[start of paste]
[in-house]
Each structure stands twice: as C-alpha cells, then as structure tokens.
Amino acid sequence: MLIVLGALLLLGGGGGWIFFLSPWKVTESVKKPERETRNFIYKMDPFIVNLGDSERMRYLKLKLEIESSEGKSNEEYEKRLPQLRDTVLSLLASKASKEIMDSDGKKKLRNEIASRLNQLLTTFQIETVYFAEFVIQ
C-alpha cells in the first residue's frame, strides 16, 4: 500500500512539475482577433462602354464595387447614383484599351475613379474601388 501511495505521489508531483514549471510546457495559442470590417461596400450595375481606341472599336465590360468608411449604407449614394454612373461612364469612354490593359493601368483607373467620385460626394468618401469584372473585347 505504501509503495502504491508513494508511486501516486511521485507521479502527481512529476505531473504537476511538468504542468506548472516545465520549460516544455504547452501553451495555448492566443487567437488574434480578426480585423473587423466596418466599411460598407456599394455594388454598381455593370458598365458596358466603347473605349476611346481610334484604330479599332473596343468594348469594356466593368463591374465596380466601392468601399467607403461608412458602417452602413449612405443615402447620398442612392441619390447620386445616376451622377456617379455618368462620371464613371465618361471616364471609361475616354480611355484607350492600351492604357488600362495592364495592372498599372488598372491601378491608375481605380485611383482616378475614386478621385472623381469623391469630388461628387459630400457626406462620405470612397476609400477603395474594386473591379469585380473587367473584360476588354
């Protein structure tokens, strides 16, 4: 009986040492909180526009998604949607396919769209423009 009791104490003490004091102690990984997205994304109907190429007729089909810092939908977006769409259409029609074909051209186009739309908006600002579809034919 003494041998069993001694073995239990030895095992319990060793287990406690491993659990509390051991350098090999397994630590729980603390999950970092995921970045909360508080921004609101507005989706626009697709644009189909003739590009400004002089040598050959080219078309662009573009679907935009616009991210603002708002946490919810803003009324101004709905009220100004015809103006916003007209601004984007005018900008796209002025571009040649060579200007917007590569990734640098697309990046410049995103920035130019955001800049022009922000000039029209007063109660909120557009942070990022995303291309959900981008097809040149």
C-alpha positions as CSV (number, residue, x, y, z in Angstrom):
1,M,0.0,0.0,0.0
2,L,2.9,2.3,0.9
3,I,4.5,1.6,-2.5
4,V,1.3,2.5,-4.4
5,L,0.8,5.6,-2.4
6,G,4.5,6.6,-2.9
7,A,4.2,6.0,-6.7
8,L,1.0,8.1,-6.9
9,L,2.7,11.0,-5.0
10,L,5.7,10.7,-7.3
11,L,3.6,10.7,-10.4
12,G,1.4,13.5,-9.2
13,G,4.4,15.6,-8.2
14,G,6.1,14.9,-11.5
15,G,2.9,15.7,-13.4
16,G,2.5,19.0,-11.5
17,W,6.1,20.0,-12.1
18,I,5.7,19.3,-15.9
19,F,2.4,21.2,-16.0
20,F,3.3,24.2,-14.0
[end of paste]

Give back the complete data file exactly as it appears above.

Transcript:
[in-house]
Each structure stands twice: as C-alpha cells, then as structure tokens.
Amino acid sequence: MLIVLGALLLLGGGGGWIFFLSPWKVTESVKKPERETRNFIYKMDPFIVNLGDSERMRYLKLKLEIESSEGKSNEEYEKRLPQLRDTVLSLLASKASKEIMDSDGKKKLRNEIASRLNQLLTTFQIETVYFAEFVIQ
C-alpha cells in the first residue's frame, strides 16, 4: 500500500512539475482577433462602354464595387447614383484599351475613379474601388 501511495505521489508531483514549471510546457495559442470590417461596400450595375481606341472599336465590360468608411449604407449614394454612373461612364469612354490593359493601368483607373467620385460626394468618401469584372473585347 505504501509503495502504491508513494508511486501516486511521485507521479502527481512529476505531473504537476511538468504542468506548472516545465520549460516544455504547452501553451495555448492566443487567437488574434480578426480585423473587423466596418466599411460598407456599394455594388454598381455593370458598365458596358466603347473605349476611346481610334484604330479599332473596343468594348469594356466593368463591374465596380466601392468601399467607403461608412458602417452602413449612405443615402447620398442612392441619390447620386445616376451622377456617379455618368462620371464613371465618361471616364471609361475616354480611355484607350492600351492604357488600362495592364495592372498599372488598372491601378491608375481605380485611383482616378475614386478621385472623381469623391469630388461628387459630400457626406462620405470612397476609400477603395474594386473591379469585380473587367473584360476588354
């Protein structure tokens, strides 16, 4: 009986040492909180526009998604949607396919769209423009 009791104490003490004091102690990984997205994304109907190429007729089909810092939908977006769409259409029609074909051209186009739309908006600002579809034919 003494041998069993001694073995239990030895095992319990060793287990406690491993659990509390051991350098090999397994630590729980603390999950970092995921970045909360508080921004609101507005989706626009697709644009189909003739590009400004002089040598050959080219078309662009573009679907935009616009991210603002708002946490919810803003009324101004709905009220100004015809103006916003007209601004984007005018900008796209002025571009040649060579200007917007590569990734640098697309990046410049995103920035130019955001800049022009922000000039029209007063109660909120557009942070990022995303291309959900981008097809040149």
C-alpha positions as CSV (number, residue, x, y, z in Angstrom):
1,M,0.0,0.0,0.0
2,L,2.9,2.3,0.9
3,I,4.5,1.6,-2.5
4,V,1.3,2.5,-4.4
5,L,0.8,5.6,-2.4
6,G,4.5,6.6,-2.9
7,A,4.2,6.0,-6.7
8,L,1.0,8.1,-6.9
9,L,2.7,11.0,-5.0
10,L,5.7,10.7,-7.3
11,L,3.6,10.7,-10.4
12,G,1.4,13.5,-9.2
13,G,4.4,15.6,-8.2
14,G,6.1,14.9,-11.5
15,G,2.9,15.7,-13.4
16,G,2.5,19.0,-11.5
17,W,6.1,20.0,-12.1
18,I,5.7,19.3,-15.9
19,F,2.4,21.2,-16.0
20,F,3.3,24.2,-14.0